Carleton University’s School of Indigenous and Canadian Studies marked its 60th anniversary on February 6, 2017. Coinciding with Carleton’s 75th anniversary celebrations and the school’s recent name change, the event provided an opportunity for alumni, former faculty, current students and staff to reconnect.
Founded in 1957 as the Institute of Canadian Studies, the school offered the first master’s program at Carleton and has long been a hub for interdisciplinary research and teaching about Canada. Recognizing the importance of Indigenous studies to its academic mission, Carleton’s Board of Governors approved a request to change the school’s name in 2016. This fall, Carleton will launch a combined honours degree in Indigenous Studies.
With these exciting developments as a backdrop, the 60th anniversary celebration was a chance to reflect on the school’s history, its connections to the community and its bright future.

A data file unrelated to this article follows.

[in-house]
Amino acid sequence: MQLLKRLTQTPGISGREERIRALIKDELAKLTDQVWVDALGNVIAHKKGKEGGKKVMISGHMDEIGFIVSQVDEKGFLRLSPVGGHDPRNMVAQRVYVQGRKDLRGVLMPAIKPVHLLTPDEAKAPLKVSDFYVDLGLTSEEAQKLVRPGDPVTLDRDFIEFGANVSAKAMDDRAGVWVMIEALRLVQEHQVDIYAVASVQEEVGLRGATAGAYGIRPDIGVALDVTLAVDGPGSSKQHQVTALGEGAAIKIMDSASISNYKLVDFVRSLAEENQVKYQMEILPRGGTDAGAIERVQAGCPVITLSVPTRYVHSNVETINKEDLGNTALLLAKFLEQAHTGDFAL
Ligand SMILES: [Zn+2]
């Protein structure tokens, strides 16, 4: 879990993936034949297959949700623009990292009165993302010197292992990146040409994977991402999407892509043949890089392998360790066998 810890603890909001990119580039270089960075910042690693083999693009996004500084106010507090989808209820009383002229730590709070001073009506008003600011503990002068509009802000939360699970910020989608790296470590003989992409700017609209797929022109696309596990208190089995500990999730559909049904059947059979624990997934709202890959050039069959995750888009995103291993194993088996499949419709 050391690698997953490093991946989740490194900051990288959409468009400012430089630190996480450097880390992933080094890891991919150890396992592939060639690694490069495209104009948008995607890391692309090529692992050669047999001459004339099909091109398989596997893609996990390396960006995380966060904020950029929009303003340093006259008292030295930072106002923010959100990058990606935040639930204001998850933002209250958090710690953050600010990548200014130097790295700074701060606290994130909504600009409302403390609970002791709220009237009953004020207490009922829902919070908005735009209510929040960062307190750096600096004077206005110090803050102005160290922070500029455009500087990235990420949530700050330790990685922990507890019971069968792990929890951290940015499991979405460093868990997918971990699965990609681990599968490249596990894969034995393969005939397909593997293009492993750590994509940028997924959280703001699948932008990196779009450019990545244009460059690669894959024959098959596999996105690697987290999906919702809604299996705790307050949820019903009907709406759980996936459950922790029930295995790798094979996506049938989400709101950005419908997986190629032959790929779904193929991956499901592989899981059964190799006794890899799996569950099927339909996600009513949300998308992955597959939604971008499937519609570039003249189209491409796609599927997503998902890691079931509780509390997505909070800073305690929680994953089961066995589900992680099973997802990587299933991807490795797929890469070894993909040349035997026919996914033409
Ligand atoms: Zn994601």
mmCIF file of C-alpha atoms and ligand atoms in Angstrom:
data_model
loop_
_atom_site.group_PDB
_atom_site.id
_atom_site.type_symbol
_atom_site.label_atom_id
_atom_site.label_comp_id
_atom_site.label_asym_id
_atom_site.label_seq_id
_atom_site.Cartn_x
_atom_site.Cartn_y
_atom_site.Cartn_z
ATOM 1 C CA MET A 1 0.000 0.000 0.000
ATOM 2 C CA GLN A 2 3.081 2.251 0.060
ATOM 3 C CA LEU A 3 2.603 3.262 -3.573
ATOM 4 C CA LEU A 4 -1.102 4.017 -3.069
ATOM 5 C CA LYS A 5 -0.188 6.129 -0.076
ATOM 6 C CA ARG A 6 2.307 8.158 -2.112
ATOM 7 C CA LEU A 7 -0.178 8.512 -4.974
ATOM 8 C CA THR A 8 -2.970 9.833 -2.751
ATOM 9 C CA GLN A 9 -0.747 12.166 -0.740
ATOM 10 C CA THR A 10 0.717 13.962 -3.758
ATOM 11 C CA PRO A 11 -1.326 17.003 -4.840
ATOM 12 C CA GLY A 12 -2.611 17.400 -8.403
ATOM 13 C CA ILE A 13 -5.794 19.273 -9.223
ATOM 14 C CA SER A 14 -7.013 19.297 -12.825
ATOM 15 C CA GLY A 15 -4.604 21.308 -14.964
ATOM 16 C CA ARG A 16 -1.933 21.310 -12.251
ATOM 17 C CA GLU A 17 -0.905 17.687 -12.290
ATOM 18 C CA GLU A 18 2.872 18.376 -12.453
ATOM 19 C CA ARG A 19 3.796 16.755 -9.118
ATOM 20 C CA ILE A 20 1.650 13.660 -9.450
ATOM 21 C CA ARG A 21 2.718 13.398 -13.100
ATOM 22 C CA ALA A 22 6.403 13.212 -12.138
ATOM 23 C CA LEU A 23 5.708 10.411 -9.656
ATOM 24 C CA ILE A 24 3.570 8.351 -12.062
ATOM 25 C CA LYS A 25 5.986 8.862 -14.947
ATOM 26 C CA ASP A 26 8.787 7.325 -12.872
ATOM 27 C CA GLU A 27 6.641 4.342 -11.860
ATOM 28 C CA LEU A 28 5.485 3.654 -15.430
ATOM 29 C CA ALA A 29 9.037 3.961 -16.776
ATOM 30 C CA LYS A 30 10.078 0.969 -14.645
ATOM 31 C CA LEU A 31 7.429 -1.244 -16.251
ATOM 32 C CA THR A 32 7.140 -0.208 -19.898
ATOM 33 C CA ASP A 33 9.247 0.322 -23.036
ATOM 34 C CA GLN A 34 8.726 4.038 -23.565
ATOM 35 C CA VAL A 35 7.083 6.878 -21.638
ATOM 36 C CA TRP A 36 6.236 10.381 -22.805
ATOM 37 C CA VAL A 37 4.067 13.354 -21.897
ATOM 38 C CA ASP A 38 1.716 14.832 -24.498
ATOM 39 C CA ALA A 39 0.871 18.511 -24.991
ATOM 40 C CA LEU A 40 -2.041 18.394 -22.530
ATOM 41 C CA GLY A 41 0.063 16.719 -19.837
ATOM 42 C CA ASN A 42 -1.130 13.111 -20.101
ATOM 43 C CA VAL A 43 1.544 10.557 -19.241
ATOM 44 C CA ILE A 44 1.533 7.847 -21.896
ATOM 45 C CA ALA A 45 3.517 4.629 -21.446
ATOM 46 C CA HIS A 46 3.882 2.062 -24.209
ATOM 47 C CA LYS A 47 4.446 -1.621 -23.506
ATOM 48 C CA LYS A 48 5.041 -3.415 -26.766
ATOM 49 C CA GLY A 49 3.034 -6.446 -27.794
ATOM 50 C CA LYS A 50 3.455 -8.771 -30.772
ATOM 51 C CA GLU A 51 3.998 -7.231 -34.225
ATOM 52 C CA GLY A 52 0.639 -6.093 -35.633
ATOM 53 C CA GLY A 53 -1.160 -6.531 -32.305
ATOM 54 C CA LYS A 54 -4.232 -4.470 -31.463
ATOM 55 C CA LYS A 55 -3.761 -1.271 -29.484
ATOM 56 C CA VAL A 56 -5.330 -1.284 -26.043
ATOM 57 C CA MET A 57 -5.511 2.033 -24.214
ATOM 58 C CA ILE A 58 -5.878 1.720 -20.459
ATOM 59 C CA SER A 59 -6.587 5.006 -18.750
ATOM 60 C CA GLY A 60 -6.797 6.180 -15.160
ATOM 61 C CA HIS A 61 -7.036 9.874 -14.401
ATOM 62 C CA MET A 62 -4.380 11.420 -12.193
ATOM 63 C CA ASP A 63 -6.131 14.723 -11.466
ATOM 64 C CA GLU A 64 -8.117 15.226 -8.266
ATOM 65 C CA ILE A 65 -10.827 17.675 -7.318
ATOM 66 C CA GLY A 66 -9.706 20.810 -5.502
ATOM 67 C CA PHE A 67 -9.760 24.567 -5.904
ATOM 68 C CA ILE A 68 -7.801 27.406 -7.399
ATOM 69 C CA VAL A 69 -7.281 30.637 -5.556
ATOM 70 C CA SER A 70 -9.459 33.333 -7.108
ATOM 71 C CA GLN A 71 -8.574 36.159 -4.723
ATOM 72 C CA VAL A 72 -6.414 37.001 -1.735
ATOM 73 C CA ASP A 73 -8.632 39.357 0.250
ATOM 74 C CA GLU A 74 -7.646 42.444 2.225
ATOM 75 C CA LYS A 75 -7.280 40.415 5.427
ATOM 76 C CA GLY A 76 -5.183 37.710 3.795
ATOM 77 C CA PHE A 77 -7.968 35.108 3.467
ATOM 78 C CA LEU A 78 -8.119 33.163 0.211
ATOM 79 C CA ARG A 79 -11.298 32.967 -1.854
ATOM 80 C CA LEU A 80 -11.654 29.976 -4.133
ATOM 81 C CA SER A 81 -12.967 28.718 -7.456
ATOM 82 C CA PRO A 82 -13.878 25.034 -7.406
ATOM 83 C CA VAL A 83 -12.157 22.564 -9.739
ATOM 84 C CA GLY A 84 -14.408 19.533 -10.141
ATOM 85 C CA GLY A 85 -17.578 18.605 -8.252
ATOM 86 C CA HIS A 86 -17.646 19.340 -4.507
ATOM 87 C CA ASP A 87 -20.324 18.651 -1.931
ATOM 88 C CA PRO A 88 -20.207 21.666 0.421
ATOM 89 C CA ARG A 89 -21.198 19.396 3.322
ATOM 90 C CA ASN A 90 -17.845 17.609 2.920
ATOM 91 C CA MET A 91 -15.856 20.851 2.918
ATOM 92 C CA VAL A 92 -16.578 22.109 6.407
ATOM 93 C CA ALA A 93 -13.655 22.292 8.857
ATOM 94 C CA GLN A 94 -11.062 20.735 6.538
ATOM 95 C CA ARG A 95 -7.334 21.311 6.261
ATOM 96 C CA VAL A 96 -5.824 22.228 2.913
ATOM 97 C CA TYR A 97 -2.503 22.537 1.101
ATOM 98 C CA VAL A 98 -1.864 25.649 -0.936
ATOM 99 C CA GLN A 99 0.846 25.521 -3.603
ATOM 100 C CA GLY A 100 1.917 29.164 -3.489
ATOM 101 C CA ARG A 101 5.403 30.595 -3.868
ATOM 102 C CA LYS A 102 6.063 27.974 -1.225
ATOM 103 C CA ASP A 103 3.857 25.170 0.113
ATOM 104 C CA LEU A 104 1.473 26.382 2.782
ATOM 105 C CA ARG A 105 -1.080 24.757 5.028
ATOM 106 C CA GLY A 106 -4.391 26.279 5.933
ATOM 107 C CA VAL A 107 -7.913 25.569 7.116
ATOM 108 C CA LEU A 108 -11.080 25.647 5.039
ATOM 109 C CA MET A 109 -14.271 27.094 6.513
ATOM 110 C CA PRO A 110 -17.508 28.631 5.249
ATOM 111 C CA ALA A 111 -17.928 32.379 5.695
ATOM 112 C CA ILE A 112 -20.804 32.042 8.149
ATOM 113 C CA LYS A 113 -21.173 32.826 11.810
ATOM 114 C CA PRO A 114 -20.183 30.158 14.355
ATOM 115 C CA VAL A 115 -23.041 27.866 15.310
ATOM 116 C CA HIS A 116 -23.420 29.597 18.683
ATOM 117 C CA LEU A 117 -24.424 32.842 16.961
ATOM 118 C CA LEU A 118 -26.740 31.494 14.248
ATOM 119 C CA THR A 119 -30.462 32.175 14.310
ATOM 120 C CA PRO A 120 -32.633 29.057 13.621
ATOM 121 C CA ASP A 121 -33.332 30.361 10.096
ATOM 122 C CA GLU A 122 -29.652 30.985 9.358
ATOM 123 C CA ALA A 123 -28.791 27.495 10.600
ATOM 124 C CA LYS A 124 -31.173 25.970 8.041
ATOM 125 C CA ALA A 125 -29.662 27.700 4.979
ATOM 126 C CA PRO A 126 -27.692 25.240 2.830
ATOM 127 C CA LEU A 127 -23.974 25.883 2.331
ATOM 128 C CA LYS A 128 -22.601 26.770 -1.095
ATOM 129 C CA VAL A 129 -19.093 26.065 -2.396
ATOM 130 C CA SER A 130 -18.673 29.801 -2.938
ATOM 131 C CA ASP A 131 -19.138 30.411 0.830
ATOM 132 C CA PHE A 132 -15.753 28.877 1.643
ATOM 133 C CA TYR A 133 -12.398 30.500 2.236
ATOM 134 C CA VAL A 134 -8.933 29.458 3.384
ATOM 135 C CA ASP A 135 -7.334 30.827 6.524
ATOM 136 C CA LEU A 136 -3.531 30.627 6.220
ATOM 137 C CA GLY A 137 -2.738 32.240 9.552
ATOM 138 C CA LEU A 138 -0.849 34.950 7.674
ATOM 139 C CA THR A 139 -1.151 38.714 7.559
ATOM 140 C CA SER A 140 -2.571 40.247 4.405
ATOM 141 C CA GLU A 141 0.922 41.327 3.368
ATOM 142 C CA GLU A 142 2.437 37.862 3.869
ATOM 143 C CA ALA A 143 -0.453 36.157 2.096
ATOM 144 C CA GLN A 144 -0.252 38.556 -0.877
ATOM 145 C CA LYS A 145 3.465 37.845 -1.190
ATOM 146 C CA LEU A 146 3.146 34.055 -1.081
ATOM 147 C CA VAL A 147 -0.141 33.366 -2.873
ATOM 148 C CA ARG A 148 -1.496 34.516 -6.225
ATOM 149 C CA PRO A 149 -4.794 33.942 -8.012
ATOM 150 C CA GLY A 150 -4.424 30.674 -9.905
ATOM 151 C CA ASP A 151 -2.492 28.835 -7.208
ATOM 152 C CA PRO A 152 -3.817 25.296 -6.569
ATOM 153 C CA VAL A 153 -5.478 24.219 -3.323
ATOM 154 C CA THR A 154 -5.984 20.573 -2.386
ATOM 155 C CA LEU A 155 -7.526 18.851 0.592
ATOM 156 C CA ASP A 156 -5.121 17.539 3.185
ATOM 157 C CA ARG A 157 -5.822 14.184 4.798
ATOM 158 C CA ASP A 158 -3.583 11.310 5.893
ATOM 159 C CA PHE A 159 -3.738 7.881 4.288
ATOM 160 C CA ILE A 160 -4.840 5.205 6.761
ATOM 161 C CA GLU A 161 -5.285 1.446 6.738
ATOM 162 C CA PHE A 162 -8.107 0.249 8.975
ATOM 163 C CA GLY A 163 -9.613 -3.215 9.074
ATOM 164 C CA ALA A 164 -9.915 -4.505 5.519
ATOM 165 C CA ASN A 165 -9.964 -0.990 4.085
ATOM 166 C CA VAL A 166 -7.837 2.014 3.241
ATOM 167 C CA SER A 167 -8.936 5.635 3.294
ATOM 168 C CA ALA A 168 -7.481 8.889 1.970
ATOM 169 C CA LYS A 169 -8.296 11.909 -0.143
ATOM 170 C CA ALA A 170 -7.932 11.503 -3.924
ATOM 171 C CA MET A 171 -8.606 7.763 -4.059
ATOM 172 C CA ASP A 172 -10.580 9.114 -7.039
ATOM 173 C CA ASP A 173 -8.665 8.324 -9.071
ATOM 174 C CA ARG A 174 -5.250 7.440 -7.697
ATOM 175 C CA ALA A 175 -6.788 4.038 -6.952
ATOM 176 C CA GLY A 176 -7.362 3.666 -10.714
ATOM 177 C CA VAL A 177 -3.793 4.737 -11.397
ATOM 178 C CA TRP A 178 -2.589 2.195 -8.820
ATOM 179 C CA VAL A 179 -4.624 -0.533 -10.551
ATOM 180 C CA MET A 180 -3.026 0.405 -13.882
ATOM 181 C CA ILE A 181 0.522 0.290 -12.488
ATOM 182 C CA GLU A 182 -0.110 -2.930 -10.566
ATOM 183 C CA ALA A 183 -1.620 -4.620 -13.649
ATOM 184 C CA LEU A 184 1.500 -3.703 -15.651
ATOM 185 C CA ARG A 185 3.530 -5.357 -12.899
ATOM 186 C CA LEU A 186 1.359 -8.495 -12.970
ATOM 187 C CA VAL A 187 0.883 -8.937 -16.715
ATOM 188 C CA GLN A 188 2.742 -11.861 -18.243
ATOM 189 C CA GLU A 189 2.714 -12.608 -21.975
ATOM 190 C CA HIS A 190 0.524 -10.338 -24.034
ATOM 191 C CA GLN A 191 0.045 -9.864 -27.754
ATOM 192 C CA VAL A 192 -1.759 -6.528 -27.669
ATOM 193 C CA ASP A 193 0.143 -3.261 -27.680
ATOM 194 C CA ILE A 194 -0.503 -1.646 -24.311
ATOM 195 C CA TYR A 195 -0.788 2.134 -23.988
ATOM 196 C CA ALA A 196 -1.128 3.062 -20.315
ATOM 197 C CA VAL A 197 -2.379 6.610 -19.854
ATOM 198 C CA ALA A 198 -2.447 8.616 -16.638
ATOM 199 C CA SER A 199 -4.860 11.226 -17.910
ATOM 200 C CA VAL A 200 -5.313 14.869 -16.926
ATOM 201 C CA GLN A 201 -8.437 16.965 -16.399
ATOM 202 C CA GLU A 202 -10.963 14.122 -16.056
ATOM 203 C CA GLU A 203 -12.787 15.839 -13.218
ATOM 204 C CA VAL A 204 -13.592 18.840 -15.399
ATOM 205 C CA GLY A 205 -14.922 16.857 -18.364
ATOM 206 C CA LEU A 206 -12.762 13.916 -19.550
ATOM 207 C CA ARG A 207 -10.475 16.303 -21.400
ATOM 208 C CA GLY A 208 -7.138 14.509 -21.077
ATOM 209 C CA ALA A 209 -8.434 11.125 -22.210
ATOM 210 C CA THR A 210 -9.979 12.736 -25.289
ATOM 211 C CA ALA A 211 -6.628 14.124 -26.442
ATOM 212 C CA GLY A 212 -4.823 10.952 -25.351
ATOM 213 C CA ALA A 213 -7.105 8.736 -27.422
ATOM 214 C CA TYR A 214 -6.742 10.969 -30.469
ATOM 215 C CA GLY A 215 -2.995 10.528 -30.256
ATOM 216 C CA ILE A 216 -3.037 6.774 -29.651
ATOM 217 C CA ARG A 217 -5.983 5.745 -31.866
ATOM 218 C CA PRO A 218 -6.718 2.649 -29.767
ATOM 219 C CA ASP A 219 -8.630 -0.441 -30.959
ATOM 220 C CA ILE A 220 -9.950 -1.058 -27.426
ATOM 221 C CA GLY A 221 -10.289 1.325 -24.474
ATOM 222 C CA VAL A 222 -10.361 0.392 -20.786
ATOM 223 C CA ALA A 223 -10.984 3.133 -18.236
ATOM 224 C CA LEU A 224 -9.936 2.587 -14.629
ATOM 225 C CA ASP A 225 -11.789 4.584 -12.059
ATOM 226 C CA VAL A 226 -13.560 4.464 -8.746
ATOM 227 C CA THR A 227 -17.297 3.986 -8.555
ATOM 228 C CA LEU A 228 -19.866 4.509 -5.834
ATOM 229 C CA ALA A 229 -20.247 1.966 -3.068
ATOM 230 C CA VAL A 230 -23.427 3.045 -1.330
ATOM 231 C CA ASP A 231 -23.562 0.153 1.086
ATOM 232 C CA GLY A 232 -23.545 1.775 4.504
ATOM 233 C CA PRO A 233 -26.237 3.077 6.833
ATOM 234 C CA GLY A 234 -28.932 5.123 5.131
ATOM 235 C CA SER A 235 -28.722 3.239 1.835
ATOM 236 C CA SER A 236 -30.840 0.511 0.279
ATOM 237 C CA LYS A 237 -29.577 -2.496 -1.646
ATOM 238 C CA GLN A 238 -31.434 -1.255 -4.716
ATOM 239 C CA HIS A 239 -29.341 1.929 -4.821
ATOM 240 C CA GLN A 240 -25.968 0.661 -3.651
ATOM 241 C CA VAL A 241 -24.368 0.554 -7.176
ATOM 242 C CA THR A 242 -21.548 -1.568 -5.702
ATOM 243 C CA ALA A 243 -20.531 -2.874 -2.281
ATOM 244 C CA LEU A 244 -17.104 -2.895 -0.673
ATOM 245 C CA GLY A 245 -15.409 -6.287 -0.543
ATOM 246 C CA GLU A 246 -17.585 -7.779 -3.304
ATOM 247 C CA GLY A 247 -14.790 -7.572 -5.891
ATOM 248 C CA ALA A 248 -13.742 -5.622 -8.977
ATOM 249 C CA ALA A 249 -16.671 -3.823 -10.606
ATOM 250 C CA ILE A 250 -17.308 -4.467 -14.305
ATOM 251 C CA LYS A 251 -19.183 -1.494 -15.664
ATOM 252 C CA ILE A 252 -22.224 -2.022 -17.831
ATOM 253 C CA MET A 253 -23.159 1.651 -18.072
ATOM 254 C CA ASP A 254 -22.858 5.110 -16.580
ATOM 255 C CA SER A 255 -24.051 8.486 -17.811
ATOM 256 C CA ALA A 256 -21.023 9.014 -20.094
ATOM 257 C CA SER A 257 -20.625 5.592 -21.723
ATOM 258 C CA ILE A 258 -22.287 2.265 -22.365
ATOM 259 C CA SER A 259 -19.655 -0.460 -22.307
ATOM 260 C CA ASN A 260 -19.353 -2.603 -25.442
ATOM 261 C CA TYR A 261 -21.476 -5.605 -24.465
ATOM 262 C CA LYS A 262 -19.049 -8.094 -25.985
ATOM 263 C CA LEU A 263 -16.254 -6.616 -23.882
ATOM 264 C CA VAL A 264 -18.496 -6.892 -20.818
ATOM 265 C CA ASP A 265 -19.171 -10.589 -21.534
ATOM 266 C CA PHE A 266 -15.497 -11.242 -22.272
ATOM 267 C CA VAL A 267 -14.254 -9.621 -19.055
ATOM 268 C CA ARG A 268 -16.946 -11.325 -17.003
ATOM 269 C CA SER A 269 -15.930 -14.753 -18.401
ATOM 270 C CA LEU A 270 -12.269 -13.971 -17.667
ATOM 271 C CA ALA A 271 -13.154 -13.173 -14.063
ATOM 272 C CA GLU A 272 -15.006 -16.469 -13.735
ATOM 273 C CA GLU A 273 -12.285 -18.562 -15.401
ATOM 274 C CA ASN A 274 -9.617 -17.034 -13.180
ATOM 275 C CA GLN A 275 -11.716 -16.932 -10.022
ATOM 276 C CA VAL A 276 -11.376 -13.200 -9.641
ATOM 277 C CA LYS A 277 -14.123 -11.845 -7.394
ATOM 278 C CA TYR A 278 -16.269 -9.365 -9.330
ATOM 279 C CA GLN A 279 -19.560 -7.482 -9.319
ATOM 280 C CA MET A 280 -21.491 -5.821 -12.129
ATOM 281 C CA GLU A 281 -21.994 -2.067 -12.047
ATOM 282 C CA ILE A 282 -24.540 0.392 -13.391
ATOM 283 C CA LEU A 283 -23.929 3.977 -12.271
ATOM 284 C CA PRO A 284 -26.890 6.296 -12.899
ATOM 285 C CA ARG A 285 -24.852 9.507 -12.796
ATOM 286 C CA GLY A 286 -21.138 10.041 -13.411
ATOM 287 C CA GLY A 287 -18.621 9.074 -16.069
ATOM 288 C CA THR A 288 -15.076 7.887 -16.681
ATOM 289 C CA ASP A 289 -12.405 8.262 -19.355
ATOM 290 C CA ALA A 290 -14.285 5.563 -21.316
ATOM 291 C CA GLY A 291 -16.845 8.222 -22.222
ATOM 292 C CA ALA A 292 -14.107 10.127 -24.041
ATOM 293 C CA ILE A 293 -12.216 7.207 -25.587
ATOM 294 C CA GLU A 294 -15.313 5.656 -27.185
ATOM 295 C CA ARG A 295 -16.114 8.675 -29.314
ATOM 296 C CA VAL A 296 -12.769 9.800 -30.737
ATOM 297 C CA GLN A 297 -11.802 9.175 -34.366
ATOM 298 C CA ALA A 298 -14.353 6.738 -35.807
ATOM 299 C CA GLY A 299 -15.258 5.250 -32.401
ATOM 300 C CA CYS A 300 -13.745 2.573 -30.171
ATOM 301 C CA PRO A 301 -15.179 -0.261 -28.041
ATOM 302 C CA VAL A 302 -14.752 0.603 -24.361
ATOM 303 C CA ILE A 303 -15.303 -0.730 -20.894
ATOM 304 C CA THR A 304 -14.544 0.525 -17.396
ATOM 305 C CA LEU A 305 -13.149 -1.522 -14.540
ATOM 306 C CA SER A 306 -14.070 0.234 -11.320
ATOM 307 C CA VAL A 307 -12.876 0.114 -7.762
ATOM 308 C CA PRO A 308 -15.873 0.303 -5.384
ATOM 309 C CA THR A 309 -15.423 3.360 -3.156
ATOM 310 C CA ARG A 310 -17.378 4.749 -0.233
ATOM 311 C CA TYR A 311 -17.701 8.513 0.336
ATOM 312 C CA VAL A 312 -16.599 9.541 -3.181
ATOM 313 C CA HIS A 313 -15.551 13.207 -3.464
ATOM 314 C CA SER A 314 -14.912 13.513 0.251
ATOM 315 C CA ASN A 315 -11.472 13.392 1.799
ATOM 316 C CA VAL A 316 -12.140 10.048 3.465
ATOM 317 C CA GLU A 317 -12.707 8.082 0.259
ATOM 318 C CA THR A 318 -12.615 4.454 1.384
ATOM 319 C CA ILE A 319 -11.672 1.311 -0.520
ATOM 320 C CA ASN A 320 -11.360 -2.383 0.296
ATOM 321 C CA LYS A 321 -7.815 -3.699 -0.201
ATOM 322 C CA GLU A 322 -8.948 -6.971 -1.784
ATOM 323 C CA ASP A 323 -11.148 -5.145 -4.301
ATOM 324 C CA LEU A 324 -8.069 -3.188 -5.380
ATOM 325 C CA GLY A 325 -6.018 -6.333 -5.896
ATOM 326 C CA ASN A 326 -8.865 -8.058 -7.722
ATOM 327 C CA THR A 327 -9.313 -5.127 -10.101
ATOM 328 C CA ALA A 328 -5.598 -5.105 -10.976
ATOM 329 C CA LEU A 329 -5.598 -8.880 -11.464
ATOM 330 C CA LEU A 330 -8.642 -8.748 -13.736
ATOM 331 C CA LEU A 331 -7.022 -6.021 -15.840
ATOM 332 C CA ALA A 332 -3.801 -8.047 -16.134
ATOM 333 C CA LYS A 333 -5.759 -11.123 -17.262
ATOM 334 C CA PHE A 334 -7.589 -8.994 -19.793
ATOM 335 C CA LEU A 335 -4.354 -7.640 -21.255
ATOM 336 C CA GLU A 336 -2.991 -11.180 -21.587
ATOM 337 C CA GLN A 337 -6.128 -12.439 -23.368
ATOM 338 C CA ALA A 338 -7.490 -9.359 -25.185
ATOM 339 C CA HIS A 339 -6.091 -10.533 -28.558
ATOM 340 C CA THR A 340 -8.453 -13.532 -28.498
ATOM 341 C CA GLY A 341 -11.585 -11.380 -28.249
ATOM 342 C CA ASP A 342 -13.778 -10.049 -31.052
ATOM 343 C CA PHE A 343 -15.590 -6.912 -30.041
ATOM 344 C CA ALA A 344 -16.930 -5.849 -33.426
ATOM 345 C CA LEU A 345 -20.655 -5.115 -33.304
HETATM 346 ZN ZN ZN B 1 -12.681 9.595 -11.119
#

Invited speakers included Mohawk Elder and activist, Kahentinetha Horn (MA/97), former director of the school, François Rocher, Adjunct Prof. Victoria Angel (MA/98), and PhD student Charlotte Hoelke (MA/13). President Roseann O’Reilly Runte spoke about the school’s name change and offered best wishes for its continued success. Adjunct Prof. Jeff Ruhl (MA/08) was the emcee for the evening.
About Carleton’s 75th Anniversary
Carleton’s 75th anniversary in 2017 celebrates the university’s commitment to giving back through education while pursuing contributions to the common good. These founding values are at the heart of the university’s focus on research, community partnerships and teaching excellence. Carleton students, faculty, staff and alumni are motivated by a desire to make their world a better place. And as the university marks a major milestone in Canada’s 150th anniversary year, we are showcasing the innovation and creativity of our collaborations. Because what’s good for Carleton is good for Canada and the world. It’s been a tradition for 75 years.
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